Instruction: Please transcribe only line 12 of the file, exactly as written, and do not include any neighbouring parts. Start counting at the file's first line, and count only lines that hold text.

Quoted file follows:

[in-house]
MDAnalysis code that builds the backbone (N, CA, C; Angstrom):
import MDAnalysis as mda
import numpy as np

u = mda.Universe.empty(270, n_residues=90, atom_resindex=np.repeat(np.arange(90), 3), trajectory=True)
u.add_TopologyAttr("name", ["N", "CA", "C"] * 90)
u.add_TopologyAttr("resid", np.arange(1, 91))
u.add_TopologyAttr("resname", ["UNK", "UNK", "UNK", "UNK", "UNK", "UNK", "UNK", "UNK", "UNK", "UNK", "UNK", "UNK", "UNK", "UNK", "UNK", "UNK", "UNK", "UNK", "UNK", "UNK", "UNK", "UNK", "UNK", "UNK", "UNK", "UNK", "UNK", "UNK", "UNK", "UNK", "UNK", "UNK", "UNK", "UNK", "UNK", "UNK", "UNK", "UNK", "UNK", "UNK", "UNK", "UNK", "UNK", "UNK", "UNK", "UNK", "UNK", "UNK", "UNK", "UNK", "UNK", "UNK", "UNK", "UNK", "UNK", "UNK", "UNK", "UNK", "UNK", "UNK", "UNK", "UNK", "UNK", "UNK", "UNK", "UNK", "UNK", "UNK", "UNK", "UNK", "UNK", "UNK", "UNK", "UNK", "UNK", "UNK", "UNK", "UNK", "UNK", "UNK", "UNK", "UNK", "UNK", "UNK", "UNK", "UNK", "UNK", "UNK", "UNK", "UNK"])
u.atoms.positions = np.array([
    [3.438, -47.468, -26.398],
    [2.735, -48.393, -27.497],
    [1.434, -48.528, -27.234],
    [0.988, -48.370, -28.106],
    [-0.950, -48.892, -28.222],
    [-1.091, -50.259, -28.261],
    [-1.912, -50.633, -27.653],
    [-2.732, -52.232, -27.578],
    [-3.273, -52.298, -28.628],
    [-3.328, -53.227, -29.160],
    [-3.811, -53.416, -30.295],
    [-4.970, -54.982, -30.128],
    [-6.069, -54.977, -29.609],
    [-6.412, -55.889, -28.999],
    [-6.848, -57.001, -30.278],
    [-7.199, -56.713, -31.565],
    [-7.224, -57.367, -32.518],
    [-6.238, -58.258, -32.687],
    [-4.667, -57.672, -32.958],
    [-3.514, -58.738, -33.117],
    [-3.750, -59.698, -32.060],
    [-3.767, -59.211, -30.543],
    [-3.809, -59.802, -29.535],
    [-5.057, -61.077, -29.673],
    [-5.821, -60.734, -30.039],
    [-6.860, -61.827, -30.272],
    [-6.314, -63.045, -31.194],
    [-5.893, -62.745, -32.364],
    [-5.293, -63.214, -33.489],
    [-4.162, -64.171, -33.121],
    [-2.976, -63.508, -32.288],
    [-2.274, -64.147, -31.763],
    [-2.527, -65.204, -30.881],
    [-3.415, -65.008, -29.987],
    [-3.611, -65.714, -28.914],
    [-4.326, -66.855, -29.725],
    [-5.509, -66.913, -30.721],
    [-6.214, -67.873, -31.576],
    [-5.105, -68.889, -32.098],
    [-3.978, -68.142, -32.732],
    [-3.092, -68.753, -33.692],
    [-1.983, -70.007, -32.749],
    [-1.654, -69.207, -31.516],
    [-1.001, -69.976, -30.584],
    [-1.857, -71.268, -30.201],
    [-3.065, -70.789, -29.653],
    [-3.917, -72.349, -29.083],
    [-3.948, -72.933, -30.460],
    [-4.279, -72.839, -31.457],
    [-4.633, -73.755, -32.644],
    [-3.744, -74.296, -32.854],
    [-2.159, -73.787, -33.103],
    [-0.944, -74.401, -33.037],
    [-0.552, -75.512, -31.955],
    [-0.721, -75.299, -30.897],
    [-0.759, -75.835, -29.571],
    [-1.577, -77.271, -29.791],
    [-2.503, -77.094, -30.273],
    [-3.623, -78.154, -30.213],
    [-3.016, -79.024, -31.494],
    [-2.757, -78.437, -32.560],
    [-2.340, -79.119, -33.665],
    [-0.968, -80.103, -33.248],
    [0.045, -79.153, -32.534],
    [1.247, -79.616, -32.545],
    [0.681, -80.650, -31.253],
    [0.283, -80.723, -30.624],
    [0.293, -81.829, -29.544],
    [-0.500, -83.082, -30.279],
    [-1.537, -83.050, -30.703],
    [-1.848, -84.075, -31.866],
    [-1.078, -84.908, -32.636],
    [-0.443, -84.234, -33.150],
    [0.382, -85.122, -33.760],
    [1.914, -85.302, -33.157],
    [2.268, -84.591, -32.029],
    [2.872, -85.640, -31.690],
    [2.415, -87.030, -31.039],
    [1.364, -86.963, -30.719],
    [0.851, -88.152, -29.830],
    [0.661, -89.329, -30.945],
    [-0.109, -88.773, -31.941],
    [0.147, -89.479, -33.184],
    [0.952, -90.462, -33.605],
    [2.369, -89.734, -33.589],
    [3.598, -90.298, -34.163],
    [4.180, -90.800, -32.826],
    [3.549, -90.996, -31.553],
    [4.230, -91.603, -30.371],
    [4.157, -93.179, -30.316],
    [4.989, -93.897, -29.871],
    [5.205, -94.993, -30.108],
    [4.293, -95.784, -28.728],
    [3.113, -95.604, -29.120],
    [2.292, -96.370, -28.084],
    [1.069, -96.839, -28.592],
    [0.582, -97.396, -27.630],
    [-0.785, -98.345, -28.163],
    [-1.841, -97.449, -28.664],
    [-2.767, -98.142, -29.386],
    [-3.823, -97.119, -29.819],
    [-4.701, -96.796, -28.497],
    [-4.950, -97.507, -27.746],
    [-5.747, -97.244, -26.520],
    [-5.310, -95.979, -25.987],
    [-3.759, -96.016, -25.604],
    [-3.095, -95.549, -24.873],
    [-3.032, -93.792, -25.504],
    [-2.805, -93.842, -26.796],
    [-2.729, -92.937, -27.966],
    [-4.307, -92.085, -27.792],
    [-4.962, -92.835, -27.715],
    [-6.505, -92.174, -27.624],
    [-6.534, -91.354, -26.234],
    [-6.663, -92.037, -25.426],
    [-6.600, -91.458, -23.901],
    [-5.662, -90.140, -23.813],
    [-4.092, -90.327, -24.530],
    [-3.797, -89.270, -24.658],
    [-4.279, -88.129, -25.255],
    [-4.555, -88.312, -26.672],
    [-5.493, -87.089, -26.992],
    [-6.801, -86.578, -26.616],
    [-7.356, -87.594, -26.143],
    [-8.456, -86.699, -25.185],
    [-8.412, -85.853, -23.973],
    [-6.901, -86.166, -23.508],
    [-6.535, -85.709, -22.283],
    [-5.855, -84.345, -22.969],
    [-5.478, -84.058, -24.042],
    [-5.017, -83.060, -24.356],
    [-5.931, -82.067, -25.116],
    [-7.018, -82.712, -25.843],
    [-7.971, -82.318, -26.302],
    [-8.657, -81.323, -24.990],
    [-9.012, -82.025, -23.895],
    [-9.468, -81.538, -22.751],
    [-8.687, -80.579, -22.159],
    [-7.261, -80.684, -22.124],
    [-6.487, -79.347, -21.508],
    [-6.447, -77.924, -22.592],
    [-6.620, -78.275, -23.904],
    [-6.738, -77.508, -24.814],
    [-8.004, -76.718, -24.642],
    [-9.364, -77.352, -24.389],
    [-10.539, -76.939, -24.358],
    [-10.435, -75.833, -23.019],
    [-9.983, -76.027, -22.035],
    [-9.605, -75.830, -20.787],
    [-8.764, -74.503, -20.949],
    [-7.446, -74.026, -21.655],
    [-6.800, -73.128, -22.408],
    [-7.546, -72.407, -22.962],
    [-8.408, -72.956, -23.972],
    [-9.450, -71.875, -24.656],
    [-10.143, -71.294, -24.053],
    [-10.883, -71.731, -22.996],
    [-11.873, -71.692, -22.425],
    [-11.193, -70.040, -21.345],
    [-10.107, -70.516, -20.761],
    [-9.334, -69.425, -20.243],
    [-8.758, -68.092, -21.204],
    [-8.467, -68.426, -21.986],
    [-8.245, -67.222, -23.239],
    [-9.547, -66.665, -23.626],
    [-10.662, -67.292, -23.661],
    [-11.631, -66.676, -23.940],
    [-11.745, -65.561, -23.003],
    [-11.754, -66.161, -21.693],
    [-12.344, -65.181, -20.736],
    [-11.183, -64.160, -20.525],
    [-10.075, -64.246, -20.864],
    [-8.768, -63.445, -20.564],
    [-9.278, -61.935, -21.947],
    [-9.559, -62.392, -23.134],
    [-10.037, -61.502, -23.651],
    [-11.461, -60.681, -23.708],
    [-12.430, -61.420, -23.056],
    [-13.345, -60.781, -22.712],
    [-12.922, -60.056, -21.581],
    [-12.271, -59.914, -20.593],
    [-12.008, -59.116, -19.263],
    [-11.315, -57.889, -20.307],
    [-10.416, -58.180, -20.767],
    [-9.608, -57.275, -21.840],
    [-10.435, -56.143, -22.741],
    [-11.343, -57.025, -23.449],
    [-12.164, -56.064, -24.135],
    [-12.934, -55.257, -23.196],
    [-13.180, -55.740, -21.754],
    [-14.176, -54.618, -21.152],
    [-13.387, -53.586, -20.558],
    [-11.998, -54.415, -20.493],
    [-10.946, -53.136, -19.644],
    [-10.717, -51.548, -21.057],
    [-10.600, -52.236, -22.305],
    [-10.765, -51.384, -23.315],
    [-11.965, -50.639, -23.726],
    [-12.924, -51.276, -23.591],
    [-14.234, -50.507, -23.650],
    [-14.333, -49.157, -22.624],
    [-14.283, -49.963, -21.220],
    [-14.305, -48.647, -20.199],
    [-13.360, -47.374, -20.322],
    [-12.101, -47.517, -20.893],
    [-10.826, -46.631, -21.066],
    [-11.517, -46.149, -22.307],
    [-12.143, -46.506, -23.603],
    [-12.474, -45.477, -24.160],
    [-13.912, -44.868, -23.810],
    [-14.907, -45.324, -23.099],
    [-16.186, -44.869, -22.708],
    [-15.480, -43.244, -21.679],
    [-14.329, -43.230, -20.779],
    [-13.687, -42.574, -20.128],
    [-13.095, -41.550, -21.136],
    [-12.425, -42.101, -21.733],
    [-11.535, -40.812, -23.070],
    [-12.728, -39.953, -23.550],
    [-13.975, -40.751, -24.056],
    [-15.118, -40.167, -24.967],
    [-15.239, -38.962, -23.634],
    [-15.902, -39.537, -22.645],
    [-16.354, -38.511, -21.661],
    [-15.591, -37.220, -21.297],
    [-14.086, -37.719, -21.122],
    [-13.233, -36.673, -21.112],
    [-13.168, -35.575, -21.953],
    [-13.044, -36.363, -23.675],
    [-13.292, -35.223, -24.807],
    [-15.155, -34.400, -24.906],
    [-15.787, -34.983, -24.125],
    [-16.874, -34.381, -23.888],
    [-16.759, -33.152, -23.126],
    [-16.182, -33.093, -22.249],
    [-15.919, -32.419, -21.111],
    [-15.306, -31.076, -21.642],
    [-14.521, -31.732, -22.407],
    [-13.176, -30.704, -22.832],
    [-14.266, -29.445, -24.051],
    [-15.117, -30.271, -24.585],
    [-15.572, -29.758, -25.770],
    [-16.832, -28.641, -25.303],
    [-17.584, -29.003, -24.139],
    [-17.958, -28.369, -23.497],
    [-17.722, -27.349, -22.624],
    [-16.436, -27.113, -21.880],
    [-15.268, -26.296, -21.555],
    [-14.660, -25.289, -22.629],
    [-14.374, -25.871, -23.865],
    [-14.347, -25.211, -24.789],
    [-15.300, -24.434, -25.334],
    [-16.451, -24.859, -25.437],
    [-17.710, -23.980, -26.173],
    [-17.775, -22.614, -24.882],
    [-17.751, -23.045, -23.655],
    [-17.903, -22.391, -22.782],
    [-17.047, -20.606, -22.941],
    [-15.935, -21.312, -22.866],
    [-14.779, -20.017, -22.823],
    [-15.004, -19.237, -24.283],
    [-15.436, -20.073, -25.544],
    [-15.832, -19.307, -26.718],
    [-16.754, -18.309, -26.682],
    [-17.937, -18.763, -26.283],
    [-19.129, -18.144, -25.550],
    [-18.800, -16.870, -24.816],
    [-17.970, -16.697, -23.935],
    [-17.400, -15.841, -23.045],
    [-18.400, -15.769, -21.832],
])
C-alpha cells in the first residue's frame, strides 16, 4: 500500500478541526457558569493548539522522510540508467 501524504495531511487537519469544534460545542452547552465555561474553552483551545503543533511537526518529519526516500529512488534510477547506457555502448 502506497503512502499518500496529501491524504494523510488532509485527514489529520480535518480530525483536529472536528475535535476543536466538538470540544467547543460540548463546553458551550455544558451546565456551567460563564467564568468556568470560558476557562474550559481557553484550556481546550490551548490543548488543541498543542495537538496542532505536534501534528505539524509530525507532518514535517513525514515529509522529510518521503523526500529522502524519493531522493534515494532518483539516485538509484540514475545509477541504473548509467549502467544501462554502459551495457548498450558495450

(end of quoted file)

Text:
    [1.434, -48.528, -27.234],